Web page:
The word ‘control’, as we have seen, was used for the first time in the Constitution and it is accompanied by the word ‘vest’ which is a strong word. It shows that the High Court is made the sole custodian of the control over the judiciary. Control, therefore, is not merely the power to arrange the day to day working of the court but contemplates disciplinary jurisdiction over the presiding Judge…. In our judgment, the control which is vested in the High Court is a complete control subject only to the power of the Governor in the matter of appointment (including dismissal and removal) and posting and promotion of District Judges. Within the exercise of the control vested in the High Court, the High Court can hold enquiries, impose punishments other than dismissal or removal….
The above position has been reiterated by Supreme Court in Chief Justice of Andhra Pradesh and Others Vs. L.V.A. Dixitulu and Others, . In Corporation of the City of Nagpur, Civil Lines, Nagpur and another Vs. Ramchandra and others, while interpreting the provisions of Section 59(3) of the City of Nagpur Corporation Act, 1948, this Court held as follows:
4. It is thus now settled by this Court that the term “control” is of a very wide connotation and amplitude and includes a large variety of powers which are incidental or consequential to achieve the powers-vested in the authority concerned….
The word “control” is also sometimes used synonyms with superintendence, management or authority to direct, restrict or regulate by a superior authority in exercise of its supervisory power.
Supreme Court in The Shamrao Vithal Co-operative Bank Ltd. Vs. Kasargod Pandhuranga Mallya, held that the word “control” does not comprehend within itself the adjudication of a claim made by a co-operative society against its members. The meaning of the word “control” has also been considered by this Court in State of Mysore Vs. Allum Karibasappa and Others, while interpreting Section 54 of the Mysore Cooperative Societies Act, 1959 and Court held that the word “control” suggests check, restraint or influence and intended to regulate and hold in check and restraint from action.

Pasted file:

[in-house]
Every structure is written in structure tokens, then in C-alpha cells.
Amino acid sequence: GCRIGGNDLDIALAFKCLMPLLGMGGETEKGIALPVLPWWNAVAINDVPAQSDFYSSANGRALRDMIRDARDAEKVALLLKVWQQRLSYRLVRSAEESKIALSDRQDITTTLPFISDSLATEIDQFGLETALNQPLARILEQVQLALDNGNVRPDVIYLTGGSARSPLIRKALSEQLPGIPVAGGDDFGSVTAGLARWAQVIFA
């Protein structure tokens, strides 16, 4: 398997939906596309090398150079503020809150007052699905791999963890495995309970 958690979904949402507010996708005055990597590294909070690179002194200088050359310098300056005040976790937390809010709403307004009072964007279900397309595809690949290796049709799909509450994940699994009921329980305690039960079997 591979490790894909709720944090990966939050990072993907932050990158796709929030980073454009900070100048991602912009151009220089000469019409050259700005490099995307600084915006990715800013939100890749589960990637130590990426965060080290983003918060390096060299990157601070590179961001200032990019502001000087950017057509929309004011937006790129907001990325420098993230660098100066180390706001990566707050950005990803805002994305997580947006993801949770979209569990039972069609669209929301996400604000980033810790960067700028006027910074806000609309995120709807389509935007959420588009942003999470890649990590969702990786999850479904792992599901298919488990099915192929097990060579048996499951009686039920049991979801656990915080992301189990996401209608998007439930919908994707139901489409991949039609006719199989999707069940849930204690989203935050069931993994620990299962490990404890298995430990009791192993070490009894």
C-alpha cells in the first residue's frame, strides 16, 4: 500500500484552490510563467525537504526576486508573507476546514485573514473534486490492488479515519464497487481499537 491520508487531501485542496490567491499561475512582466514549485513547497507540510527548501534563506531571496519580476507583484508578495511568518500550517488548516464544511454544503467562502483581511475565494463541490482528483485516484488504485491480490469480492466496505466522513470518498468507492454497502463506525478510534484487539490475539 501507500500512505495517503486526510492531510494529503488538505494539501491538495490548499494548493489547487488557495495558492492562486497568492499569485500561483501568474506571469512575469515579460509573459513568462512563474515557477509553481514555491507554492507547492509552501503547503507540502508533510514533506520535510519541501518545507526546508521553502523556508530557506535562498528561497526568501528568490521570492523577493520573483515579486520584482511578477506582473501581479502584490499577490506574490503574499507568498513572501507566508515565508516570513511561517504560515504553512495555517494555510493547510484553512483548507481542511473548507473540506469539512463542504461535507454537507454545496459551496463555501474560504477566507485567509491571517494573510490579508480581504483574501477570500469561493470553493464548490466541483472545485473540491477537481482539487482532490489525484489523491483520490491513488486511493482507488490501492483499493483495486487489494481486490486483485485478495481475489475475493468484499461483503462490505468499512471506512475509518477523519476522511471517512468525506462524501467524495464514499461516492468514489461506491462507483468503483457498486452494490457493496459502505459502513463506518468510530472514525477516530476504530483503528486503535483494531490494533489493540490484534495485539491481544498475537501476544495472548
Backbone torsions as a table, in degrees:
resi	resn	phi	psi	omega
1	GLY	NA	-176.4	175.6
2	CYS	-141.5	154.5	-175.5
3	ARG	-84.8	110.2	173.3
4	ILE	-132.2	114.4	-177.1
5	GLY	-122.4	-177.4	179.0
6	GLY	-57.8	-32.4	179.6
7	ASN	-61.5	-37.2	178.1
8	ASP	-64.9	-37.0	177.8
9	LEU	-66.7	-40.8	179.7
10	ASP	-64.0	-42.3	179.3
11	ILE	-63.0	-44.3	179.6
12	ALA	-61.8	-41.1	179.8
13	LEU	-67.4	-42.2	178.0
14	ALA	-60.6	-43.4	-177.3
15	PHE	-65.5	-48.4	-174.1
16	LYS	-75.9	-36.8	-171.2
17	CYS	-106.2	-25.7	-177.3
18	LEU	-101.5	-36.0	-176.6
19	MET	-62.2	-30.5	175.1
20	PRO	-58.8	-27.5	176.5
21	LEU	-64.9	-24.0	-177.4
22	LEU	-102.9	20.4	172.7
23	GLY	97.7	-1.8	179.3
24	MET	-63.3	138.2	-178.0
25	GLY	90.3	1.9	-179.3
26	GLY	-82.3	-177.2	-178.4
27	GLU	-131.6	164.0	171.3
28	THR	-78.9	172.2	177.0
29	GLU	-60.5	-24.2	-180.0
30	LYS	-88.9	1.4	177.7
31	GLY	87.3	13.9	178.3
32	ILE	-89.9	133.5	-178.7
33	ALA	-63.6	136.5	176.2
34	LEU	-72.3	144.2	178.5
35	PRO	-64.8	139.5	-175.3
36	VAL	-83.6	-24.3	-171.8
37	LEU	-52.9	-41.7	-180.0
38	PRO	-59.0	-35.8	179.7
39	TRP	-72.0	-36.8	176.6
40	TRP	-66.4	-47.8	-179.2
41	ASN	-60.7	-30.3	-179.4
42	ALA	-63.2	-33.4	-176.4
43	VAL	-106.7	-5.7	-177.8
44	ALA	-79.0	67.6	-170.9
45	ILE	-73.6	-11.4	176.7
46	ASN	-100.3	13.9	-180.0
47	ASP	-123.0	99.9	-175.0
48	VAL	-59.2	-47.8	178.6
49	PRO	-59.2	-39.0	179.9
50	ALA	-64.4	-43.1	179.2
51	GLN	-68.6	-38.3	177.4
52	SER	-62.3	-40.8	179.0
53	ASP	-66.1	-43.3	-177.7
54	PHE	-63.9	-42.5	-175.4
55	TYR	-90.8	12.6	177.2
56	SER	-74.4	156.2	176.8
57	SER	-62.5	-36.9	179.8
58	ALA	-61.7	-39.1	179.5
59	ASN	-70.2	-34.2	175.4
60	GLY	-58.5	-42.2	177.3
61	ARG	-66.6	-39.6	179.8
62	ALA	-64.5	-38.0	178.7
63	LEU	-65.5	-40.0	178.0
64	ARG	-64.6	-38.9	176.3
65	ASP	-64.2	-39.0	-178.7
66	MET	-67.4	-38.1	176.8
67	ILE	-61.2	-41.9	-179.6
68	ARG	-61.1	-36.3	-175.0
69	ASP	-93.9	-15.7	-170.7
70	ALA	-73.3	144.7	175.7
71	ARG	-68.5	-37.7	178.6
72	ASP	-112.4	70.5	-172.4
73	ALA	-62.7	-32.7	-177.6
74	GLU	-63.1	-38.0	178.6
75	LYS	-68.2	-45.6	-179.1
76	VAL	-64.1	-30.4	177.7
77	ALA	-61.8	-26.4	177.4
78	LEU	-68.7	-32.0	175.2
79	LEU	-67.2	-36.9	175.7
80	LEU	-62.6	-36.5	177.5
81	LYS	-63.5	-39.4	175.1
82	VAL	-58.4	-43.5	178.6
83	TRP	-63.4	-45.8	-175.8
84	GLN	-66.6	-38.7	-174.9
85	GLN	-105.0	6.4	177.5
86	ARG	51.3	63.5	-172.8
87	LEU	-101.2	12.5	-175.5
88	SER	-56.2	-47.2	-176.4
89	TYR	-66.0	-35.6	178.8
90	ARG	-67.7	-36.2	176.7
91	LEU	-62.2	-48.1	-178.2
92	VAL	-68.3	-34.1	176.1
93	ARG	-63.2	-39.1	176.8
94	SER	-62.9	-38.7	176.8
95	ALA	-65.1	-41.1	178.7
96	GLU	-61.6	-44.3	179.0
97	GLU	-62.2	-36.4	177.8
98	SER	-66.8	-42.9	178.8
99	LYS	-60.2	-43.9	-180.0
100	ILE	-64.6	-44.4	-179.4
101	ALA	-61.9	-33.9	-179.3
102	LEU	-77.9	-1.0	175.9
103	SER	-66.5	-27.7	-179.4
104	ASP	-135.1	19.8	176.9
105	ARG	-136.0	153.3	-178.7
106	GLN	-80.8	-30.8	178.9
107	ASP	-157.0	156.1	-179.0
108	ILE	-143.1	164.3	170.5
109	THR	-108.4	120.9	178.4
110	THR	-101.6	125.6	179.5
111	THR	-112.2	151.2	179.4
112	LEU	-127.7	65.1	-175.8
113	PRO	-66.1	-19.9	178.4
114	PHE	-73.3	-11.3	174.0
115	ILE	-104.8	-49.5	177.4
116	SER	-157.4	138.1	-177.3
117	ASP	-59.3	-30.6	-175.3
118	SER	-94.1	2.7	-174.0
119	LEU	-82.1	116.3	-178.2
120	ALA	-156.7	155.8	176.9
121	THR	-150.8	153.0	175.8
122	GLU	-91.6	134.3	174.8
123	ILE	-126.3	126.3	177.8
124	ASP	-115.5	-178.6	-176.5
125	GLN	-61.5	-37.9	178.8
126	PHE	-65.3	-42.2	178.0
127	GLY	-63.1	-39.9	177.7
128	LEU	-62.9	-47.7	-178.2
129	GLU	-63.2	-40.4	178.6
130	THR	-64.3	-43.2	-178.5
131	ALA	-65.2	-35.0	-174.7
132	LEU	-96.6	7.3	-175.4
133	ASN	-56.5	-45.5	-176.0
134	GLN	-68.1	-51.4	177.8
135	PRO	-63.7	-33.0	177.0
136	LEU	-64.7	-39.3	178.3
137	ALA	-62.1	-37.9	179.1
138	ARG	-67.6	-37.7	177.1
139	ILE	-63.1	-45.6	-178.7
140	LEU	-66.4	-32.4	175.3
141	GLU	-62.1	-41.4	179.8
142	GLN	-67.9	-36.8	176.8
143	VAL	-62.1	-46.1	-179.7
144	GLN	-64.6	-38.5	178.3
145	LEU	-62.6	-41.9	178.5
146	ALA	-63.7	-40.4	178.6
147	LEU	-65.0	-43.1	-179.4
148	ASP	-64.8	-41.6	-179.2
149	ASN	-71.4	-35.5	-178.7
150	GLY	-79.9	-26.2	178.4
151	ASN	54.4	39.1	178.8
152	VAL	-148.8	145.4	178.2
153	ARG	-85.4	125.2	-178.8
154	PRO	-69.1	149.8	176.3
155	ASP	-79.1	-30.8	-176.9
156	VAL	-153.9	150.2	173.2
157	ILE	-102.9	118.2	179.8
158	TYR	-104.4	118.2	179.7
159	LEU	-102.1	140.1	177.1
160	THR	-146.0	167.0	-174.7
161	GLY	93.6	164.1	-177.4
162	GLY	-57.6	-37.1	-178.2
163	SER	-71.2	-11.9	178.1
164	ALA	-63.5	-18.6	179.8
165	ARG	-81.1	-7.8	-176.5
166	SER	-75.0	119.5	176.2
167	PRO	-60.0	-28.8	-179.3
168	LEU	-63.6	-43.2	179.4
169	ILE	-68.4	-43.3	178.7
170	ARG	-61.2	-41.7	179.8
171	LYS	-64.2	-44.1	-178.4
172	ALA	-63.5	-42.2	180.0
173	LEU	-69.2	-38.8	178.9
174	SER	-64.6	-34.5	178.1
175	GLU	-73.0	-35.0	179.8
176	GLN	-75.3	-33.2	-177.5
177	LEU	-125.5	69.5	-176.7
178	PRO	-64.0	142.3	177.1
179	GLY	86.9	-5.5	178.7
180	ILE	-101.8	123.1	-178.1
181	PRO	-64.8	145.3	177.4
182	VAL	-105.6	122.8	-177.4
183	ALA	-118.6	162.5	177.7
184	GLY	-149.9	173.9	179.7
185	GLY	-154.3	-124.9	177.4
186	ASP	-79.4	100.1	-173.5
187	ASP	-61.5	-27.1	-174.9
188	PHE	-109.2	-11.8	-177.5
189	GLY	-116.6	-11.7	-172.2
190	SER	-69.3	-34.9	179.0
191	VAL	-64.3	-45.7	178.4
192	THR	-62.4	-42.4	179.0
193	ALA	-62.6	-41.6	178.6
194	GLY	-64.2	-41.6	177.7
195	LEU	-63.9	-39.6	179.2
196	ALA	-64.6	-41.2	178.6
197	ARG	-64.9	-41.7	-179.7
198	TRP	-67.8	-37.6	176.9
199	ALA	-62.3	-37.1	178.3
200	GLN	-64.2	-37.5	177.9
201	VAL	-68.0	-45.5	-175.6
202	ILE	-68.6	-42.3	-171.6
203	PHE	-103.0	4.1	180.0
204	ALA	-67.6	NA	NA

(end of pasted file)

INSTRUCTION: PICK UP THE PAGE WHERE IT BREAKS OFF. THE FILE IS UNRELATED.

The expression “control” again came up for consideration before Apex Court in Madan Mohan Choudhary Vs. The State of Bihar, in the context of Article 235 of the Constitution and the Court held that the expression “control” includes disciplinary control, transfer, promotion, confirmation, including transfer of a District Judge or recall of a District Judge posted on ex-cadre post or on deputation or on administrative post etc. so also premature and compulsory retirement.
Reference may also be made to few other judgments of Supreme Court reported in Gauhati High Court and Another Vs. Kuladhar Phukan and Another, , State of Haryana Vs. Inder Prakash Anand H.C.S. and Others, High Court of Judicature for Rajasthan Vs. Ramesh Chand Paliwal and Another, Kanhiya Lal Omar Vs. R.K. Trivedi and Others, T.M.A. Pai Foundation and Others Vs. State of Karnataka and Others, , Ram Singh and Others Vs. Union Territory, Chandigarh and Others, etc.
Categories: Judicial Dictionary